Equatorial Guinea Edit

At the 2015 Africa Cup of Nations, at the semi-finals between the host country Equatorial Guinea and Ghana, hooligans invaded the pitch and threw bottles and missiles at the Ghana players. [250]

Gambia Edit

Massive riots occurred during and after a Cup of African Nations qualifying game between rival neighbours Senegal and Gambia at the Leopold Sedar Senghor Stadium in Dakar, Senegal in June 2003. Gambian supporters hurled missiles towards Senegalese fans and were subsequently charged by soldiers. After the game, violent clashes were reported in both Gambia and Senegal. In Gambia several severe beatings of Senegalese citizens occurred, which led to over 200 Senegalese seeking shelter at their embassy. In Senegal a Gambian BBC reporter was attacked and robbed by a group of youths. The riots eventually led to the closing of the border between Gambia and Senegal until order was restored. [251] [252]

Ghana Edit

Up to 125 people died and hundreds were injured when football fans stampeded at a match in Accra in 2001. Accra Hearts were leading 2–1 against Asante Kotoko with five minutes left in the match when some fans began throwing bottles and chairs onto the pitch. Police then fired tear gas into the crowd, sparking a panic. Fans rushed to escape the gas, and in the ensuing crush, up to 125 people were killed. [253]

Asante Kotoko faced a ban after fans assaulted the referee in a CAF Confederation Cup game against Étoile Sportive du Sahel of Tunisia. [254]

Ivory Coast Edit

Fighting among fans at a match on 6 May 2001 led to one death and 39 injuries. [173] [255]

Kenya Edit

In Kenya, the most hotly contested rivalry is the Nairobi derby between A.F.C. Leopards and Gor Mahia, both of whose fans are regularly associated with hooliganism. On 18 March 2012, a derby match was held up for over 26 minutes when a riot broke out, leading to destruction of property and several injuries, after Gor Mahia midfielder Ali Abondo was shown a red card for a dangerous tackle on Leopards' defender Amon Muchiri. Gor Mahia were banned by the Sports Stadia Management Board from playing in their facilities for the rest of the 2012 season, meaning that the club would not be able to play in either the Nyayo National Stadium or the Moi International Sports Centre. [256] [257] The KPL Board has yet to announce further disciplinary measures on the club. [258]

Libya Edit

Eight fans died and 39 were injured when troops opened fire to stop both pro- and anti-Muammar al-Gaddafi sentiments being expressed in a Tripoli stadium during a match between Al Ahli and Al Ittihad in December 1996. [259]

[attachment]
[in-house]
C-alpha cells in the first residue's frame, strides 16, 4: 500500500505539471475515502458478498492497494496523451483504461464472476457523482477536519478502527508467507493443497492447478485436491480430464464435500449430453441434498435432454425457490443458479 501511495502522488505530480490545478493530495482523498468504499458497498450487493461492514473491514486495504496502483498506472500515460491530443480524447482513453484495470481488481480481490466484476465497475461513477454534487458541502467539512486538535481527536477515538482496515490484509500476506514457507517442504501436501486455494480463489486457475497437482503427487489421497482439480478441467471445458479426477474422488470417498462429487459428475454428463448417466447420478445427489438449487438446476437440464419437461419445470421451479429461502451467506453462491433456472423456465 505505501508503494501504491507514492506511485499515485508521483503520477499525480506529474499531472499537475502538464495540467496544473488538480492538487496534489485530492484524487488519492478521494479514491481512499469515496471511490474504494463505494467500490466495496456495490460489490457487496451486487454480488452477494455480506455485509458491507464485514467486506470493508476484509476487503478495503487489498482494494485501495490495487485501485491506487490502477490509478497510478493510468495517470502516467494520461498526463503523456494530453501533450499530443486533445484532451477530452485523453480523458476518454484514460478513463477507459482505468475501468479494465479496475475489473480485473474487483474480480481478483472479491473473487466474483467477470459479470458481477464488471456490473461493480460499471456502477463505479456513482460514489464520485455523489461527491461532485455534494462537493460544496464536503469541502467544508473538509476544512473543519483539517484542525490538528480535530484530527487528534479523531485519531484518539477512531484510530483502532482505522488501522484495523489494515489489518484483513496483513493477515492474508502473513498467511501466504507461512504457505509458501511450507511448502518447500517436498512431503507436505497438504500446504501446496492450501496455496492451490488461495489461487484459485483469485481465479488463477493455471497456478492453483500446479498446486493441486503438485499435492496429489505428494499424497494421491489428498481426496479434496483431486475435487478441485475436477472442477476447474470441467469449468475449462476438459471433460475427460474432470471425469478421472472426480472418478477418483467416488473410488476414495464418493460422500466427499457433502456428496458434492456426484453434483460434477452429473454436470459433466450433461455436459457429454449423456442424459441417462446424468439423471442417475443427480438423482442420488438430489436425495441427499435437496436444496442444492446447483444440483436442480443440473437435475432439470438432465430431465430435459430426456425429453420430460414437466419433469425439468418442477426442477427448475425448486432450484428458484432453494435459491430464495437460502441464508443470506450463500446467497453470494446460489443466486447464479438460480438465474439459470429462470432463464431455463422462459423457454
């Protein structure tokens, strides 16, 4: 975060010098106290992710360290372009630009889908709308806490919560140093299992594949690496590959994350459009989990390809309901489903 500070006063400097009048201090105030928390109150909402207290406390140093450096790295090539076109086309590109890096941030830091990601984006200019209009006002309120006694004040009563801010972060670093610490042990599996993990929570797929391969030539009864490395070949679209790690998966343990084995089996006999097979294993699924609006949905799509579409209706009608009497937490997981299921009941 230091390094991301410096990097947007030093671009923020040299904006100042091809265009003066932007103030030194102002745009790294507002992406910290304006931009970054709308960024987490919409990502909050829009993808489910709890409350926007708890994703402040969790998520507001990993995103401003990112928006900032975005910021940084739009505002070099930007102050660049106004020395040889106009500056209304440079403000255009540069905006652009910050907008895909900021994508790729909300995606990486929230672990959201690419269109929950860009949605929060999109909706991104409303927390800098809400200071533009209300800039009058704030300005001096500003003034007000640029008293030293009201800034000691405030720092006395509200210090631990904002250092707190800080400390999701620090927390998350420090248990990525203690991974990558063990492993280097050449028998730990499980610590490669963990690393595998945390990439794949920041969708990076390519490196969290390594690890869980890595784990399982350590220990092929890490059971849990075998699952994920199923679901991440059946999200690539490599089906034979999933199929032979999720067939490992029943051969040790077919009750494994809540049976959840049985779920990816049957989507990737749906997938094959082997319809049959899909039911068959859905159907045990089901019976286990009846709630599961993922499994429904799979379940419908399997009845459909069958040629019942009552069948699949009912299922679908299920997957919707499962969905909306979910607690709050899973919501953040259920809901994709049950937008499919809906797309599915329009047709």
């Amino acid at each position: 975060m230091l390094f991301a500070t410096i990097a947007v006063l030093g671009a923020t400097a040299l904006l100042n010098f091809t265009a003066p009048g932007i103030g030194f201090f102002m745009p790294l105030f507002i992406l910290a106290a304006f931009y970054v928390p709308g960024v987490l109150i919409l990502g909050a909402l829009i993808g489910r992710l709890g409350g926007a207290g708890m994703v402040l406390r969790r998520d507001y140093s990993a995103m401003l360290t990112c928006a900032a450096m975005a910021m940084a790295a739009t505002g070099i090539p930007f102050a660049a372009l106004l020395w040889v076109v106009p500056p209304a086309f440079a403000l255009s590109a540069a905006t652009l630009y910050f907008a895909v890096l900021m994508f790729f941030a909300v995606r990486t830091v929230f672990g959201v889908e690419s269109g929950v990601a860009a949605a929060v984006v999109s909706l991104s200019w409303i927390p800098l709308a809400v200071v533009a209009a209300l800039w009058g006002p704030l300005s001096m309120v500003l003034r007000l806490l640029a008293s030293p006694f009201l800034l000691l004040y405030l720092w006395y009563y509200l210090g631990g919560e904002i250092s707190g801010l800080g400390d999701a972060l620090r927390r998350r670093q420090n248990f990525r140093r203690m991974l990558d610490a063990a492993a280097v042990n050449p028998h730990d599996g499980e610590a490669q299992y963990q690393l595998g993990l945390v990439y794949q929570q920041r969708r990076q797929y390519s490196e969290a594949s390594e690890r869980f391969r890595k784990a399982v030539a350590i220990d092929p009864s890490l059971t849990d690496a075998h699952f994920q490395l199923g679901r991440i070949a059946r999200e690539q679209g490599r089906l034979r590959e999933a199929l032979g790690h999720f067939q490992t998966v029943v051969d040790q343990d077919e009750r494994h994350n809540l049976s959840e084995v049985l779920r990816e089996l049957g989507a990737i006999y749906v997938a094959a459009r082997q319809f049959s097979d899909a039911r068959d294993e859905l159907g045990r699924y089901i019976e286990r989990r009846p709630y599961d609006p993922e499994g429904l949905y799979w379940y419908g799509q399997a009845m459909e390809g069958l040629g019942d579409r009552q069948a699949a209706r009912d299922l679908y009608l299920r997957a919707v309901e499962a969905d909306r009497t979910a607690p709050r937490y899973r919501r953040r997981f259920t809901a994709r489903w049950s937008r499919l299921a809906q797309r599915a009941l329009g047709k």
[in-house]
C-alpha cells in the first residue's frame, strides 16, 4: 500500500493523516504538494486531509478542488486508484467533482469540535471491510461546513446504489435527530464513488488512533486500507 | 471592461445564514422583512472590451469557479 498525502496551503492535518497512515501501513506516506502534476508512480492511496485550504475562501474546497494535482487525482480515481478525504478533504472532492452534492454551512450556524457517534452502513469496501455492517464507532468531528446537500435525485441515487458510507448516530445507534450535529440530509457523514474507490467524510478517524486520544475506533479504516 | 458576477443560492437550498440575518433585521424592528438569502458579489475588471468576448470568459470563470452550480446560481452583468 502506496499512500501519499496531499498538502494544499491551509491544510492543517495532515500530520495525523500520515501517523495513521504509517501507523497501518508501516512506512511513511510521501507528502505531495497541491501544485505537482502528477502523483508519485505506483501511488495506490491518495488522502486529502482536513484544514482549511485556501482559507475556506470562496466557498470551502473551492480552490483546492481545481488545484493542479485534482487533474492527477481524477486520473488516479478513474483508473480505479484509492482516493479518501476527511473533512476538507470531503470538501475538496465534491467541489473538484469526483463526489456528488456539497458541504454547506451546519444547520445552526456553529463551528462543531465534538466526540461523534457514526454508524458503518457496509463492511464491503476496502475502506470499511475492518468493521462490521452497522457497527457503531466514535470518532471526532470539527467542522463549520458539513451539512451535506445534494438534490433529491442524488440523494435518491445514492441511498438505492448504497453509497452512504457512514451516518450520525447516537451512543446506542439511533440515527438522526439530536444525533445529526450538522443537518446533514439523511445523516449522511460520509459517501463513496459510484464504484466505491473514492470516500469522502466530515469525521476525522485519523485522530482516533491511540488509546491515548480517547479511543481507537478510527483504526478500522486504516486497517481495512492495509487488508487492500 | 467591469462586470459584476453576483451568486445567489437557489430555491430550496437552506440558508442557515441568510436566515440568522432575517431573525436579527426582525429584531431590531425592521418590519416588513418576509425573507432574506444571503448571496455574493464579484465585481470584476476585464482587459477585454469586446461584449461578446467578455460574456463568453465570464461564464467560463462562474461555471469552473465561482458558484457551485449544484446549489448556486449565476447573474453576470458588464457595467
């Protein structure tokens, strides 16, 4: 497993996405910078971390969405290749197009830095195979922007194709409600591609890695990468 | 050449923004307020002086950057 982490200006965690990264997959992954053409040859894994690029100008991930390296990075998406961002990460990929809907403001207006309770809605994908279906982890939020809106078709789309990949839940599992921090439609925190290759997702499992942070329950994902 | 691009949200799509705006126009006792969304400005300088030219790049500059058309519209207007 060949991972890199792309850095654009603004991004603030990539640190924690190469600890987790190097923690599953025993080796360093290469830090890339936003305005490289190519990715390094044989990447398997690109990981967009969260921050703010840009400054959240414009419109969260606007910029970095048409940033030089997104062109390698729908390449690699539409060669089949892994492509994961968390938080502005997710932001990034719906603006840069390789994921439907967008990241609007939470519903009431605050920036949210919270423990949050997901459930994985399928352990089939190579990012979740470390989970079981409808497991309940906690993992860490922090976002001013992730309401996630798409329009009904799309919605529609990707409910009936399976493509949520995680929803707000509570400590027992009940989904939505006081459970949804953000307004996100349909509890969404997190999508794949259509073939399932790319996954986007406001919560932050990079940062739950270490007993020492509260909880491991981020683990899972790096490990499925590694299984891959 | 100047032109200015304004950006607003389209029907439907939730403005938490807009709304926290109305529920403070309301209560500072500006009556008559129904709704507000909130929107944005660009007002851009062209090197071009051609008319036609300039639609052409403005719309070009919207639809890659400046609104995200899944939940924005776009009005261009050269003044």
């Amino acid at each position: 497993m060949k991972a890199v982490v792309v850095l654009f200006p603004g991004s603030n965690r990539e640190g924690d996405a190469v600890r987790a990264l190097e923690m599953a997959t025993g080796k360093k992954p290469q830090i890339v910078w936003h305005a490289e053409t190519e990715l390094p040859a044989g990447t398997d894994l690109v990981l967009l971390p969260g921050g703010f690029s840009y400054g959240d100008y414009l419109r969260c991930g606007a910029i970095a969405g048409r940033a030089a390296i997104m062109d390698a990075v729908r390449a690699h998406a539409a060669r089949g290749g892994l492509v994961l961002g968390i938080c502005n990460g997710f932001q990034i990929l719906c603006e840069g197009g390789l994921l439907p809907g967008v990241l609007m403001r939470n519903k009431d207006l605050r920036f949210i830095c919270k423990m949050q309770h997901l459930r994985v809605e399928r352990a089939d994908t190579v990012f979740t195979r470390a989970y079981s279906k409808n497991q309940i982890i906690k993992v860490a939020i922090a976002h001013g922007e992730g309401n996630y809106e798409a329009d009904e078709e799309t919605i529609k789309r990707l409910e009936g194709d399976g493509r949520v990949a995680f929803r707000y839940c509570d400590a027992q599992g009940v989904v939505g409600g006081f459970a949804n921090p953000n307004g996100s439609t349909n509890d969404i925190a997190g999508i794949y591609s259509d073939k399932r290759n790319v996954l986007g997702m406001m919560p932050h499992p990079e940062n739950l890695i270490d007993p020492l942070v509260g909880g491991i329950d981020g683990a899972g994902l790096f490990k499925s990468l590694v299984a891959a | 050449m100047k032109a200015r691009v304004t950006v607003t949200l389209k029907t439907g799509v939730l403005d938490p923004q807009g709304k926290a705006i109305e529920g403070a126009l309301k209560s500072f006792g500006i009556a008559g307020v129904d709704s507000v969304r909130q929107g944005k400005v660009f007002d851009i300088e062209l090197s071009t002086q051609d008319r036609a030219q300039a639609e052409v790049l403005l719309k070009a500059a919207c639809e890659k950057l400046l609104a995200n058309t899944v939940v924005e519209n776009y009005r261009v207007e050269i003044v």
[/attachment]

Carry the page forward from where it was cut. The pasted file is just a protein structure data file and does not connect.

Mali Edit

After a World Cup qualifying match between Mali and Togo on 27 March 2005, which Togo won 2–1, Mali fans rioted and went on a spree of destruction and violence. The trouble started when Togo scored the winning goal. Police fired tear gas at Mali fans who had invaded the pitch. The match was abandoned and the win awarded to Togo. The result set off a wave of violence in the capital of Mali, Bamako. Thousands of Mali fans in Bamako began chanting threats toward the Mali players, cars were set on fire, stores looted, property and monuments destroyed and a building housing the local Olympics committee was burned down. [260]

Mauritius Edit

In May 1999, seven people died when rioting football fans threw petrol bombs into a casino, following a match in Port Louis between the Mauritian League champions, Scouts Club, and Fire Brigade SC. The incident became knowns as L'affaire L'Amicale. After the match which Fire Brigade SC won, hundreds of Scouts fans went on a rampage, attacking police vehicles and torching sugar cane fields. [261]

Mozambique Edit

The government of Mozambique had to apologise for the violent behaviour of Mozambique fans, before, during and after a match between Mozambican club Clube Ferroviário de Maputo and Zimbabwean club Dynamos on 10 May 1998. Ferroviário fans attacked the Dynamo players and the referee, stoned vehicles and fought running battles with riot police outside the stadium. Fifteen people, including four Red Cross workers, needed hospital treatment. [262]

South Africa Edit

In Johannesburg, South Africa, on 14 January 1991, forty people died when fans surged toward a jammed exit to escape rival brawling fans at a match southwest of Johannesburg. [263]

On 11 February 2017, a match between Mamelodi Sundowns F.C. and Orlando Pirates F.C. at Loftus Versfeld Stadium was suspended for nearly an hour when Pirates supporters invaded the pitch and clashed with Sundowns fans after Sundowns scored their sixth goal. [264]

These acts led to the impairment of various assets of the stadium, in terms of the requirements of IAS 36.

Zimbabwe Edit